FINRA finds broker-dealer firm charged excessive markups

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J.W. Korth & Co. violated Municipal Securities Rulemaking Board rules when it charged excessive markups in 38 sales of municipal securities, an appellate panel of the Financial Industry Regulatory Authority found.

On Wednesday, FINRA’s National Adjudicatory Council agreed with a 2017 FINRA hearing panel that the Lansing, Michigan firm violated MSRB Rules G-30 on prices and commissions and G-17 on fair dealing. For those violations, FINRA ordered the firm to pay restitution of approximately $29,268, subject to final calculation, to its customers and appeal costs of $1,681.52. The regulatory group also censured the firm and ordered the firm to retain an independent consultant to establish pricing procedures for sales and purchases of debt securities.

Korth announced in April 2017 that it would appeal the lower panel's decision. The firm raised several issues on appeal, arguing that FINRA’s hearing panel used the wrong methodology to calculate the firm’s markups and markdowns. Korth also argued that the prices it charged customers were justified by the time and expense it dedicated to each bond transaction and the “complex, specialized services it provided to its customers.”

The firm said its markup and markdown procedures were designed to “balance the need for fair treatment of customers with the commission levels to representatives and the costs of maintaining all the support services, compliance, accounting, advertising and professional fees that both customers and representatives receive the benefit of."

The firm told The Bond Buyer it hopes the Securities and Exchange Commission will overturn FINRA's decision. It believes it acted properly in every circumstance and was operating within the written markup rules at the time.

"(The firm) deeply regrets FINRA’s findings and plans to appeal the decision to the SEC," the firm said. "J.W. Korth feels this is an important case for the industry because there are a lot of municipal bond issues that are obscure and come to market infrequently that may require extensive research to determine their value."

Before February 2009, the firm’s policy stated markups had a maximum of 3.5% internal markup/markdown limit on bond transactions. It then revised its policy, raising it to 3.9%.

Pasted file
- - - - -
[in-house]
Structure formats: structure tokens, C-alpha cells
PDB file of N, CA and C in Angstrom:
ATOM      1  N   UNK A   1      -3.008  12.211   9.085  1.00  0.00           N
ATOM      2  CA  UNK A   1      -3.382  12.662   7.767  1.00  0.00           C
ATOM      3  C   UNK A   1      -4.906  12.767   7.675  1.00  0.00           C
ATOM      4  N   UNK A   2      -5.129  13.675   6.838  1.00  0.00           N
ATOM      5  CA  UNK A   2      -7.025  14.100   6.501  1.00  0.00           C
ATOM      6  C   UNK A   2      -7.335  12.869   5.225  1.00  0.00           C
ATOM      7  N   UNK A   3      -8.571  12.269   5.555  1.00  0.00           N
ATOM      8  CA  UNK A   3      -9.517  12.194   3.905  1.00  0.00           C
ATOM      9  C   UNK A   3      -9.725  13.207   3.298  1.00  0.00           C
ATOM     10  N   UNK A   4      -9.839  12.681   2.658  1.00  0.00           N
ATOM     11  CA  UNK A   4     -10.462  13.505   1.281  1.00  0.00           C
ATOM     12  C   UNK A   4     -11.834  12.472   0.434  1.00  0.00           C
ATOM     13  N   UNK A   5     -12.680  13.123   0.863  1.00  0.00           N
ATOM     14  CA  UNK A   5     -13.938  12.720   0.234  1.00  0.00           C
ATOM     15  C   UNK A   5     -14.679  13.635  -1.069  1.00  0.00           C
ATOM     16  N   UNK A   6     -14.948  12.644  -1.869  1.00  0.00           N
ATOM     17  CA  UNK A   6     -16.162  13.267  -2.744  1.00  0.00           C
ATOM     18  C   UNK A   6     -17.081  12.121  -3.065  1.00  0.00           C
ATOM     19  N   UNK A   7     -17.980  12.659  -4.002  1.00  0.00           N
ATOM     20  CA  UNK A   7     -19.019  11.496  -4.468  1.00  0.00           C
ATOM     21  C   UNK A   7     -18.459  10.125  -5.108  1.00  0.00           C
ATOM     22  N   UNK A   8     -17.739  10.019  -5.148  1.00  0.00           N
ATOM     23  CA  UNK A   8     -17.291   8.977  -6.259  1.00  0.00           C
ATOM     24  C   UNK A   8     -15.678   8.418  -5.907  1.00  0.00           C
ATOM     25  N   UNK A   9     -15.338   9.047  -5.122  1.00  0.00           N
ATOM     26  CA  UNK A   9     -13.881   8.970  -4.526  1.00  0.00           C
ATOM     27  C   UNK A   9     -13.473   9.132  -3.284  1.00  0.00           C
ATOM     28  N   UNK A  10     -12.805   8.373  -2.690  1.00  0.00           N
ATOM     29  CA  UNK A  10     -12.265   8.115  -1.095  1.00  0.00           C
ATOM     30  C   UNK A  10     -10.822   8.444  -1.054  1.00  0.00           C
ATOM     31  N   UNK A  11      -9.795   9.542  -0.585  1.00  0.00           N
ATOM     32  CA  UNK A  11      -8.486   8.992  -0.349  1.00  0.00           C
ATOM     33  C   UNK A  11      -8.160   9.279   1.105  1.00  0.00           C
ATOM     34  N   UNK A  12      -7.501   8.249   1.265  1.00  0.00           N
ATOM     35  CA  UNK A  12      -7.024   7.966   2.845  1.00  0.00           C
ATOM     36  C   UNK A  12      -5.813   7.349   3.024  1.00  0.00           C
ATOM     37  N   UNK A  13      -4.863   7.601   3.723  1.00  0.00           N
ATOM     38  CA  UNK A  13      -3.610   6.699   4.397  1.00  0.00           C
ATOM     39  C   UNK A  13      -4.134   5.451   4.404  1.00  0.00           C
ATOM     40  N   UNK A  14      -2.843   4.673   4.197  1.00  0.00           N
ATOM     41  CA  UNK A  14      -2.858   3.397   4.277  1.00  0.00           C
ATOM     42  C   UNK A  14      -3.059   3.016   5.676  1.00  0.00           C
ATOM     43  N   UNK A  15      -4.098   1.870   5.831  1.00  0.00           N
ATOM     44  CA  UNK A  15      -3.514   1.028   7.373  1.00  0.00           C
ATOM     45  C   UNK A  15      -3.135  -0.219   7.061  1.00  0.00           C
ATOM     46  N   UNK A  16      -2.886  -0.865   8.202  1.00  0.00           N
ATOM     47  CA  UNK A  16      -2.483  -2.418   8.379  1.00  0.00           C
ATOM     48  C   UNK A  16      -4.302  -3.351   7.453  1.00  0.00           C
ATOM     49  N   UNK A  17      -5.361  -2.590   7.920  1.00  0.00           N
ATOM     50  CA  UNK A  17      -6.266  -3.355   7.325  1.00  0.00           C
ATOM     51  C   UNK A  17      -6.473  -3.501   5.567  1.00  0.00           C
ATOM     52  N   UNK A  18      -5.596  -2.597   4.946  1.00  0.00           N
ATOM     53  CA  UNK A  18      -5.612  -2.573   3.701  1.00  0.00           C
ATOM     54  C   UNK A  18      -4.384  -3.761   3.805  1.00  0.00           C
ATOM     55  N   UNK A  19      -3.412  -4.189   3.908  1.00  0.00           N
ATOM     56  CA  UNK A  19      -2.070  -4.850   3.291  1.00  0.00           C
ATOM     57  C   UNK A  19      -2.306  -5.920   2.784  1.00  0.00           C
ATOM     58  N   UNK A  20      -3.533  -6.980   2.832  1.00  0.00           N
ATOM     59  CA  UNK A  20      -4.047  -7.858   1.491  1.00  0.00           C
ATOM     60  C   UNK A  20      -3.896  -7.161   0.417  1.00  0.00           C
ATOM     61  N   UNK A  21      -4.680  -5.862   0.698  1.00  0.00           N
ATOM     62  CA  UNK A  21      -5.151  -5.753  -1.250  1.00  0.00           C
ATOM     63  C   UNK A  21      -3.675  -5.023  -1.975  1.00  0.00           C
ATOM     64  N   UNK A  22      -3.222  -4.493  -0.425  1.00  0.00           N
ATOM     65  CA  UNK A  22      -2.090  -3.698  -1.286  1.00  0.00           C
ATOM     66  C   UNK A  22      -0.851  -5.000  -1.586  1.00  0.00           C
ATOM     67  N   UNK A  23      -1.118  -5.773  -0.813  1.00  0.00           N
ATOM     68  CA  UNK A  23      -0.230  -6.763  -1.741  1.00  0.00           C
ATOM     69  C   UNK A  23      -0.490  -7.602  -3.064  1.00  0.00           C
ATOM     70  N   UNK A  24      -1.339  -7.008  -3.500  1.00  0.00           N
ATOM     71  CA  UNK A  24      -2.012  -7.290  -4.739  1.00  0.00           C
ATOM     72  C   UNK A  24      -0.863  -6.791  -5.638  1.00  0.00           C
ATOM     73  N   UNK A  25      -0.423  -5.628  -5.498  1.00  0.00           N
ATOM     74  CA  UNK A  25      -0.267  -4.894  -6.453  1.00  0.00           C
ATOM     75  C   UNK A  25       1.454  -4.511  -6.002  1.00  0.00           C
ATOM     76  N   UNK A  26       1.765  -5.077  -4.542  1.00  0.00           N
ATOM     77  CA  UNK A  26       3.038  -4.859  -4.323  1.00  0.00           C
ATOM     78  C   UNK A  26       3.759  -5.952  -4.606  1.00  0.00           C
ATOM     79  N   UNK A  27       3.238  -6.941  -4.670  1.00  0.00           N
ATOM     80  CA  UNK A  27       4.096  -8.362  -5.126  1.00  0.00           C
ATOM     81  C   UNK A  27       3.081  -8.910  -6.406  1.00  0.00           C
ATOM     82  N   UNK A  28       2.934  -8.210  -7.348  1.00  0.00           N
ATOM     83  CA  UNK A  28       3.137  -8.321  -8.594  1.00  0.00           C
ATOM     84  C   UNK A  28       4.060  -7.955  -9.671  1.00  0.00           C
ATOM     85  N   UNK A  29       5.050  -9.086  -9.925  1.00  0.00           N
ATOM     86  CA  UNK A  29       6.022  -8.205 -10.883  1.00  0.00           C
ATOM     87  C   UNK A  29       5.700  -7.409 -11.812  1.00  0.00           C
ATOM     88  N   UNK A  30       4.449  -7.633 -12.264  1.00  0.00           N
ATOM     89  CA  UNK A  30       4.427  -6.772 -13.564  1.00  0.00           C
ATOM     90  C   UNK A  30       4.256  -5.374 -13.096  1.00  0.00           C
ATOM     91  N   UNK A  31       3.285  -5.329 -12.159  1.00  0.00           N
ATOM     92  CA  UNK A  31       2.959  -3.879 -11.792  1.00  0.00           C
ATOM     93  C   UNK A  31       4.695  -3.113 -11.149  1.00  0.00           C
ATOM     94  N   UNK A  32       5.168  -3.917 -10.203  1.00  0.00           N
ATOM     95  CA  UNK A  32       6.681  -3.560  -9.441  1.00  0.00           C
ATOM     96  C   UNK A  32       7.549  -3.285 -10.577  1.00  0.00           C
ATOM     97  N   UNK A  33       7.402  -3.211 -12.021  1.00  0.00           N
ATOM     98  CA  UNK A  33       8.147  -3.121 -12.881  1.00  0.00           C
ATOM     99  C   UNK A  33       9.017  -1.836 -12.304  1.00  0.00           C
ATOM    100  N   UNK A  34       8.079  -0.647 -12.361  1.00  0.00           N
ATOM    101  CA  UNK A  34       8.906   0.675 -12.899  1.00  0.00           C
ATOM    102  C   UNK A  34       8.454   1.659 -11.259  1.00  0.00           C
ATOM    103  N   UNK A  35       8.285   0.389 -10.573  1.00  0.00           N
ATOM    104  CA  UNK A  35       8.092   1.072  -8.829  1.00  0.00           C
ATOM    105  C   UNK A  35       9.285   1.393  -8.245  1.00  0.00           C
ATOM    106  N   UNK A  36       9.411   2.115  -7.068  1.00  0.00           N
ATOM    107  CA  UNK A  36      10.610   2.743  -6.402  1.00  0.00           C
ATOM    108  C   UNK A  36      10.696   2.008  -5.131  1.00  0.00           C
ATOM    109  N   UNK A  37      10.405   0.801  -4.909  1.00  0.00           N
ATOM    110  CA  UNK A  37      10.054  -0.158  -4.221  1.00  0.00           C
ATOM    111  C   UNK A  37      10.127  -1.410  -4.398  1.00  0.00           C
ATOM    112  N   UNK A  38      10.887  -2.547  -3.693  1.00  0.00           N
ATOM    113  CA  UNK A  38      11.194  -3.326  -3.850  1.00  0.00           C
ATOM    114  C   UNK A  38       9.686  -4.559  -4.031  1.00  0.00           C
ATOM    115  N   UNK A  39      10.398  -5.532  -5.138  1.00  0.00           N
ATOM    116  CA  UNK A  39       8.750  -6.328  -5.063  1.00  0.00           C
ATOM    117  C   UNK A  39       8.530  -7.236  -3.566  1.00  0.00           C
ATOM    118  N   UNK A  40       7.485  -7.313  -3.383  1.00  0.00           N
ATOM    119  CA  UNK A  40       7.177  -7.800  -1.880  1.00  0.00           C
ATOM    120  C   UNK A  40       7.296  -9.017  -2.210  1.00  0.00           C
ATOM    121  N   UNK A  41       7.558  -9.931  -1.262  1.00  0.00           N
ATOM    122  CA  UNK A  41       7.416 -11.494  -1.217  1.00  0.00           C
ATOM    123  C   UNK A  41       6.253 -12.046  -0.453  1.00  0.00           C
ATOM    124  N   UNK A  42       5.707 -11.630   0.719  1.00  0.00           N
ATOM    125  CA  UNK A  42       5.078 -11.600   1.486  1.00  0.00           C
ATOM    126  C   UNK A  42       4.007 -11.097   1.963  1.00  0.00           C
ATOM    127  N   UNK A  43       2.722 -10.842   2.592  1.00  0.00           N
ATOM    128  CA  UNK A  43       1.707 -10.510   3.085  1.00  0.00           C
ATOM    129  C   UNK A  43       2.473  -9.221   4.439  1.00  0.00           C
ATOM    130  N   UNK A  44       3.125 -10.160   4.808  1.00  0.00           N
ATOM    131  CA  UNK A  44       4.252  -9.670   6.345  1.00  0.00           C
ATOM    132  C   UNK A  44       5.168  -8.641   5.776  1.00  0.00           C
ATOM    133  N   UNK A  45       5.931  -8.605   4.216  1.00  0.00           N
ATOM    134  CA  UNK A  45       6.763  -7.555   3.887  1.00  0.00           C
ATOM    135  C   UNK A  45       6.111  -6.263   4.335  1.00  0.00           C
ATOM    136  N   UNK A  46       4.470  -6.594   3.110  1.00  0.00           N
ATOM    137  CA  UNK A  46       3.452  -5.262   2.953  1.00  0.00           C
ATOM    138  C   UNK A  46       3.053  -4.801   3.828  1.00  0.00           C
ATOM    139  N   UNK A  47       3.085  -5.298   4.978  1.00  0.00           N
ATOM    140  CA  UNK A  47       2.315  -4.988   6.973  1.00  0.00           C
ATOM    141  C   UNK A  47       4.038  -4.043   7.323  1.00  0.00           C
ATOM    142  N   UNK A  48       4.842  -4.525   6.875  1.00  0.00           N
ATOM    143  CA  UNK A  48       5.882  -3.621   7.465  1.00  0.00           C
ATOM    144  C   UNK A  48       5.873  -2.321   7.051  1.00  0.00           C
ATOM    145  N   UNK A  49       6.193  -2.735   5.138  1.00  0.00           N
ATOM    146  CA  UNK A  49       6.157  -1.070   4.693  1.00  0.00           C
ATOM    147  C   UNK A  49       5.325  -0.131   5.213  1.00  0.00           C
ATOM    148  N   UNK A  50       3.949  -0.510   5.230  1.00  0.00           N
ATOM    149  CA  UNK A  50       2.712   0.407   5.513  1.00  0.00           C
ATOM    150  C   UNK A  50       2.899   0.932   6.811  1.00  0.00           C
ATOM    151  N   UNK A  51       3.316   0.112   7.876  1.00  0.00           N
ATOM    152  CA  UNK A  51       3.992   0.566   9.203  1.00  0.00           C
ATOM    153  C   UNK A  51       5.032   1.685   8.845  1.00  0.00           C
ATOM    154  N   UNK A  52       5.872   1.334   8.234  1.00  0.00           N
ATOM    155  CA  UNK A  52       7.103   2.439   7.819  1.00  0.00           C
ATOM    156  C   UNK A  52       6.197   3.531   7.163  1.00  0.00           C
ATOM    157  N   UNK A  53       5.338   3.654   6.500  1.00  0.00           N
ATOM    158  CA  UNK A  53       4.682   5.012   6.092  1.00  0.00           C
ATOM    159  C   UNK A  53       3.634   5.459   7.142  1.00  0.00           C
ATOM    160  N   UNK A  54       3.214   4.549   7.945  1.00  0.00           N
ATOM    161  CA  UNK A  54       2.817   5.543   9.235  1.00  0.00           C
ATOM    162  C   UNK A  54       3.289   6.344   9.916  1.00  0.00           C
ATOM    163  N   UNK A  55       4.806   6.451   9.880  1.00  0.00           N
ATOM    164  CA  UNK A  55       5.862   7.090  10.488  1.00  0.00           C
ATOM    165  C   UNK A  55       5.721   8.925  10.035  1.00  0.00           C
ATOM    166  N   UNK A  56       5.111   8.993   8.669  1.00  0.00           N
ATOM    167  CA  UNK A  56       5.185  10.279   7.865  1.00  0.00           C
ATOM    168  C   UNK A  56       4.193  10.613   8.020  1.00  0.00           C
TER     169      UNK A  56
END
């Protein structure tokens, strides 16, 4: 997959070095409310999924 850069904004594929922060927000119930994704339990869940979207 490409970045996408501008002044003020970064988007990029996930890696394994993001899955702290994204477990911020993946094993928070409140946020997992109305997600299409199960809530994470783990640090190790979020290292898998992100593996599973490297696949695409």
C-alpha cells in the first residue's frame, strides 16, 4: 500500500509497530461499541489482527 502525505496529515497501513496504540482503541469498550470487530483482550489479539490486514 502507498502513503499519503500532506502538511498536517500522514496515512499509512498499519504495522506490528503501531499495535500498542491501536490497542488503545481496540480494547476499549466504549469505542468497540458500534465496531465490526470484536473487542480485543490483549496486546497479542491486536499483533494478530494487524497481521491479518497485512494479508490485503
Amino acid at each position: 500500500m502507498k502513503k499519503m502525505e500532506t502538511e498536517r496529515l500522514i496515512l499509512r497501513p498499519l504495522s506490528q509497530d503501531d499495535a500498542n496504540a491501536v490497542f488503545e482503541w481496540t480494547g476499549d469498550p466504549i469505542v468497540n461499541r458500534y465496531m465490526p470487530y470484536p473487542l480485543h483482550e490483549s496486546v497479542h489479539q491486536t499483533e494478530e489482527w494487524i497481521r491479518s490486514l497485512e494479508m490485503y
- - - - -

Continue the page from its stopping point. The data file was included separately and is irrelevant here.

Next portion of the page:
Under MSRB and FINRA Rules, finding out whether a pricing markup is excessive is a two-step analysis, the first step being to determine the appropriate prevailing market price. After that, it has to be found whether the markups or markdowns calculated based on prevailing market price were fair and reasonable.

“Unlike FINRA's markup rule, MSRB Rule G-30 provides no threshold percentage for determining what constitutes a reasonable markup,” FINRA wrote. “However, the SEC and FINRA both have stated that markups on municipal securities should fall below five percent absent extraordinary circumstances.”

The hearing panel also conducted its own independent review of the trade data and agreed with FINRA Enforcement's assessment of 38 municipal transactions and 13 corporate transactions.

The panel found that with its municipal bond transactions, most of Korth’s purchases occurred one to two days prior to its sales to customers and that no intervening interdealer trades occurred. The panel also found that a markup or markdown for munis should not have exceeded 3.5%.

Originally the firm was found to have unfair practices on sales of municipal securities in 44 transactions but in April 2017, FINRA overturned six of them.

“J.W. Korth also researched and recommended smaller, more obscure bond issues with ratings below investment grade and bonds with complicated structures that a general, less-specialized firm may not have recommended,” FINRA found.

The firm gave clients access to a proprietary web-based system Shop4Bonds that enabled them to see the interdealer prices of bonds, without markups, for about 90% of U.S. bond offerings.

In 2017, the firm argued that it was entitled to make a reasonable profit based on its business model and its costs were high because of its particularized services. The FINRA panel rejected that argument, saying “if a firm cannot be profitable by charging fair and reasonable markups, the solution is not to charge excessive markups, but rather to revise the firm’s pricing practices.”

From April 2009 through December 2011, J.W. Worth generated revenues of about $3.2 million in 2009, $3.7 million in 2010, and $2.8 million in 2011.

The firm, headquartered in Lansing, Michigan, was founded in 1982.Its focus is on fixed-income products and generates the majority of its revenue from servicing financial advisers, institutions and wealthy individuals.

Unless FINRA's Board of Governors decides to review the NAC's appellate decision, the NAC's decision represents FINRA's final action. A firm or individual can appeal FINRA's decision to the SEC.

"We hope the SEC will overturn the FINRA finding and allow dealers to charge reasonable mark-ups to pay for research on smaller obscure issues thereby adding liquidity to the municipal market," the firm wrote in an email. "While at the same time, adhering to the written regulatory rules which govern the transactions."

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